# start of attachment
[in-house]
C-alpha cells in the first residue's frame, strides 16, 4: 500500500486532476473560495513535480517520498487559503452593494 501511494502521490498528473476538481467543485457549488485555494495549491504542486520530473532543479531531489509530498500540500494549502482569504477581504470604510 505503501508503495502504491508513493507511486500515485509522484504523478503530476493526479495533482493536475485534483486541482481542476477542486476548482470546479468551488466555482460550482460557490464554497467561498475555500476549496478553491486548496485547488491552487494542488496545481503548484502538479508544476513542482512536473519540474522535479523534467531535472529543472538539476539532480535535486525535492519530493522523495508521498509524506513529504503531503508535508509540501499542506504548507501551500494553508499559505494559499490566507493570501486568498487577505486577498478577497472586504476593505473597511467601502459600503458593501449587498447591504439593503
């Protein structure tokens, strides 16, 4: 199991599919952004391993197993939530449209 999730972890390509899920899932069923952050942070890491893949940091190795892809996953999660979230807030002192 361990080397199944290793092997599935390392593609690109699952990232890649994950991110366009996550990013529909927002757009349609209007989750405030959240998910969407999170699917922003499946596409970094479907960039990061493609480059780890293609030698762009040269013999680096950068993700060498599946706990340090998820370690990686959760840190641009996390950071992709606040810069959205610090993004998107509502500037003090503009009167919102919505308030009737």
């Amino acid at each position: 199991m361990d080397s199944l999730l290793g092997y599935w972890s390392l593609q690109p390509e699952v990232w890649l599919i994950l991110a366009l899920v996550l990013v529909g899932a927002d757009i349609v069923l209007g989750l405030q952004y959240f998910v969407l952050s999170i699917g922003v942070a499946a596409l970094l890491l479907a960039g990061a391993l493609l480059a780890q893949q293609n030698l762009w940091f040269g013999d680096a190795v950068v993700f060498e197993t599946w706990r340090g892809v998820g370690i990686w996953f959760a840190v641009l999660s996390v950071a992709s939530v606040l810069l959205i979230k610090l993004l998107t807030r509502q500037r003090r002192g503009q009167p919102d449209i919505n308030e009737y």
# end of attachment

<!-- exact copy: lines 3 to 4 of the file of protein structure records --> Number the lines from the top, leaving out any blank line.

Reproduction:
């Protein structure tokens, strides 16, 4: 199991599919952004391993197993939530449209 999730972890390509899920899932069923952050942070890491893949940091190795892809996953999660979230807030002192 361990080397199944290793092997599935390392593609690109699952990232890649994950991110366009996550990013529909927002757009349609209007989750405030959240998910969407999170699917922003499946596409970094479907960039990061493609480059780890293609030698762009040269013999680096950068993700060498599946706990340090998820370690990686959760840190641009996390950071992709606040810069959205610090993004998107509502500037003090503009009167919102919505308030009737």
């Amino acid at each position: 199991m361990d080397s199944l999730l290793g092997y599935w972890s390392l593609q690109p390509e699952v990232w890649l599919i994950l991110a366009l899920v996550l990013v529909g899932a927002d757009i349609v069923l209007g989750l405030q952004y959240f998910v969407l952050s999170i699917g922003v942070a499946a596409l970094l890491l479907a960039g990061a391993l493609l480059a780890q893949q293609n030698l762009w940091f040269g013999d680096a190795v950068v993700f060498e197993t599946w706990r340090g892809v998820g370690i990686w996953f959760a840190v641009l999660s996390v950071a992709s939530v606040l810069l959205i979230k610090l993004l998107t807030r509502q500037r003090r002192g503009q009167p919102d449209i919505n308030e009737y």